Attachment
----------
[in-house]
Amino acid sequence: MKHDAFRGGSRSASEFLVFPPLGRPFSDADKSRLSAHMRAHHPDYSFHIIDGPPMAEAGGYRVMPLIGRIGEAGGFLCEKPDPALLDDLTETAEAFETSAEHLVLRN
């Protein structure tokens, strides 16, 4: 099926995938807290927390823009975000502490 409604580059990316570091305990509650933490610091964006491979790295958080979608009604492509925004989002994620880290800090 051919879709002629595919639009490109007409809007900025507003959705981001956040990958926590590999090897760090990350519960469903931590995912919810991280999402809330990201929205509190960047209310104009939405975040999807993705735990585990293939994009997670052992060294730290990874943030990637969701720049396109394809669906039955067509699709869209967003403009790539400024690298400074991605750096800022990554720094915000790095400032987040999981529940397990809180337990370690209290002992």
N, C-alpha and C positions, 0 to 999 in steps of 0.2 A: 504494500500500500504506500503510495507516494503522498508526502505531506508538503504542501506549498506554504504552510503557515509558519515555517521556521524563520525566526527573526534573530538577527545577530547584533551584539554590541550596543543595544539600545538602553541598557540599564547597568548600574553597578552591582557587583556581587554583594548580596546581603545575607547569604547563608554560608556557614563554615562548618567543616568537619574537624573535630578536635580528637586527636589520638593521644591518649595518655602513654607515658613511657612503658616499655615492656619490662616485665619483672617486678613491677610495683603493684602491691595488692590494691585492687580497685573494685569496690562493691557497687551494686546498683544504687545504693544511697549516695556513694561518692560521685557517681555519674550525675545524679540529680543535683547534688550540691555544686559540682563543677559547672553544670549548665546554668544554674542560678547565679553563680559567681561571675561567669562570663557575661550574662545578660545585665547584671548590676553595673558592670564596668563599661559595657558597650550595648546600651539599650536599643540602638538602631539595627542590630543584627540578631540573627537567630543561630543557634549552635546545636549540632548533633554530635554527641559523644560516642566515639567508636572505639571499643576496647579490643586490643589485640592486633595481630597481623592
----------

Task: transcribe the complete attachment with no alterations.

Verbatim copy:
[in-house]
Amino acid sequence: MKHDAFRGGSRSASEFLVFPPLGRPFSDADKSRLSAHMRAHHPDYSFHIIDGPPMAEAGGYRVMPLIGRIGEAGGFLCEKPDPALLDDLTETAEAFETSAEHLVLRN
């Protein structure tokens, strides 16, 4: 099926995938807290927390823009975000502490 409604580059990316570091305990509650933490610091964006491979790295958080979608009604492509925004989002994620880290800090 051919879709002629595919639009490109007409809007900025507003959705981001956040990958926590590999090897760090990350519960469903931590995912919810991280999402809330990201929205509190960047209310104009939405975040999807993705735990585990293939994009997670052992060294730290990874943030990637969701720049396109394809669906039955067509699709869209967003403009790539400024690298400074991605750096800022990554720094915000790095400032987040999981529940397990809180337990370690209290002992």
N, C-alpha and C positions, 0 to 999 in steps of 0.2 A: 504494500500500500504506500503510495507516494503522498508526502505531506508538503504542501506549498506554504504552510503557515509558519515555517521556521524563520525566526527573526534573530538577527545577530547584533551584539554590541550596543543595544539600545538602553541598557540599564547597568548600574553597578552591582557587583556581587554583594548580596546581603545575607547569604547563608554560608556557614563554615562548618567543616568537619574537624573535630578536635580528637586527636589520638593521644591518649595518655602513654607515658613511657612503658616499655615492656619490662616485665619483672617486678613491677610495683603493684602491691595488692590494691585492687580497685573494685569496690562493691557497687551494686546498683544504687545504693544511697549516695556513694561518692560521685557517681555519674550525675545524679540529680543535683547534688550540691555544686559540682563543677559547672553544670549548665546554668544554674542560678547565679553563680559567681561571675561567669562570663557575661550574662545578660545585665547584671548590676553595673558592670564596668563599661559595657558597650550595648546600651539599650536599643540602638538602631539595627542590630543584627540578631540573627537567630543561630543557634549552635546545636549540632548533633554530635554527641559523644560516642566515639567508636572505639571499643576496647579490643586490643589485640592486633595481630597481623592